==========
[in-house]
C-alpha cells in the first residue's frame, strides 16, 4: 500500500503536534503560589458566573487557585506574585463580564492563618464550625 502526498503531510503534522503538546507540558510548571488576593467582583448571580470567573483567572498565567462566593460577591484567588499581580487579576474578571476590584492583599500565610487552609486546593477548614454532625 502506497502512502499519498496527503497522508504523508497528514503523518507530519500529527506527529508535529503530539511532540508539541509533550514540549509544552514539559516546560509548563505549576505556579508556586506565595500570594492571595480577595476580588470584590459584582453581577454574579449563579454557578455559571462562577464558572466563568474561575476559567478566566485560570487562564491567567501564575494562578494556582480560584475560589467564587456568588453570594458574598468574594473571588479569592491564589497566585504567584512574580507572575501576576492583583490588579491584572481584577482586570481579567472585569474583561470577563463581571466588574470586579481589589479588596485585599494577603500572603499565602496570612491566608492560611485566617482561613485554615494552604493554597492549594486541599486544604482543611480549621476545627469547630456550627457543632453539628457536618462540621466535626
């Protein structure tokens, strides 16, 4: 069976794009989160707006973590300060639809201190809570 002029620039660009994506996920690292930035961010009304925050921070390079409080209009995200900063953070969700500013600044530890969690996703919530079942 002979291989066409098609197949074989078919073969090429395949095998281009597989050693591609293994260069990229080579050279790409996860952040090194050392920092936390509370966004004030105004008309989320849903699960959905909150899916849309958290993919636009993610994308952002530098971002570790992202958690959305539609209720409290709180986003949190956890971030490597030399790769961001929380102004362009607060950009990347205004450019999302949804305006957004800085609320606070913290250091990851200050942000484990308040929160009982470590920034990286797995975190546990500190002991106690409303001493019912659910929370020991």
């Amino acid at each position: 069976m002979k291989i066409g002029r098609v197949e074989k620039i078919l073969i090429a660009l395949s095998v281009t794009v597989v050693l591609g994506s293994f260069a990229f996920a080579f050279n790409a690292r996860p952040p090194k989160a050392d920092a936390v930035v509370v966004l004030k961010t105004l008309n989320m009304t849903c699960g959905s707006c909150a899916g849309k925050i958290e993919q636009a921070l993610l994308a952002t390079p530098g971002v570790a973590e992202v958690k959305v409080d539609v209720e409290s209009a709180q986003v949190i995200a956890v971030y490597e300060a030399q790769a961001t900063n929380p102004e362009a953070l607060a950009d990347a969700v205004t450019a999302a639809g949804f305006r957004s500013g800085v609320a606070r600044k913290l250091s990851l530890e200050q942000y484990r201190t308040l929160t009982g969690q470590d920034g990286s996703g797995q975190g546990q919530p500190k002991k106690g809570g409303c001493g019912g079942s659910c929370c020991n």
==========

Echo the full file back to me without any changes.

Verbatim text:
[in-house]
C-alpha cells in the first residue's frame, strides 16, 4: 500500500503536534503560589458566573487557585506574585463580564492563618464550625 502526498503531510503534522503538546507540558510548571488576593467582583448571580470567573483567572498565567462566593460577591484567588499581580487579576474578571476590584492583599500565610487552609486546593477548614454532625 502506497502512502499519498496527503497522508504523508497528514503523518507530519500529527506527529508535529503530539511532540508539541509533550514540549509544552514539559516546560509548563505549576505556579508556586506565595500570594492571595480577595476580588470584590459584582453581577454574579449563579454557578455559571462562577464558572466563568474561575476559567478566566485560570487562564491567567501564575494562578494556582480560584475560589467564587456568588453570594458574598468574594473571588479569592491564589497566585504567584512574580507572575501576576492583583490588579491584572481584577482586570481579567472585569474583561470577563463581571466588574470586579481589589479588596485585599494577603500572603499565602496570612491566608492560611485566617482561613485554615494552604493554597492549594486541599486544604482543611480549621476545627469547630456550627457543632453539628457536618462540621466535626
């Protein structure tokens, strides 16, 4: 069976794009989160707006973590300060639809201190809570 002029620039660009994506996920690292930035961010009304925050921070390079409080209009995200900063953070969700500013600044530890969690996703919530079942 002979291989066409098609197949074989078919073969090429395949095998281009597989050693591609293994260069990229080579050279790409996860952040090194050392920092936390509370966004004030105004008309989320849903699960959905909150899916849309958290993919636009993610994308952002530098971002570790992202958690959305539609209720409290709180986003949190956890971030490597030399790769961001929380102004362009607060950009990347205004450019999302949804305006957004800085609320606070913290250091990851200050942000484990308040929160009982470590920034990286797995975190546990500190002991106690409303001493019912659910929370020991």
């Amino acid at each position: 069976m002979k291989i066409g002029r098609v197949e074989k620039i078919l073969i090429a660009l395949s095998v281009t794009v597989v050693l591609g994506s293994f260069a990229f996920a080579f050279n790409a690292r996860p952040p090194k989160a050392d920092a936390v930035v509370v966004l004030k961010t105004l008309n989320m009304t849903c699960g959905s707006c909150a899916g849309k925050i958290e993919q636009a921070l993610l994308a952002t390079p530098g971002v570790a973590e992202v958690k959305v409080d539609v209720e409290s209009a709180q986003v949190i995200a956890v971030y490597e300060a030399q790769a961001t900063n929380p102004e362009a953070l607060a950009d990347a969700v205004t450019a999302a639809g949804f305006r957004s500013g800085v609320a606070r600044k913290l250091s990851l530890e200050q942000y484990r201190t308040l929160t009982g969690q470590d920034g990286s996703g797995q975190g546990q919530p500190k002991k106690g809570g409303c001493g019912g079942s659910c929370c020991n």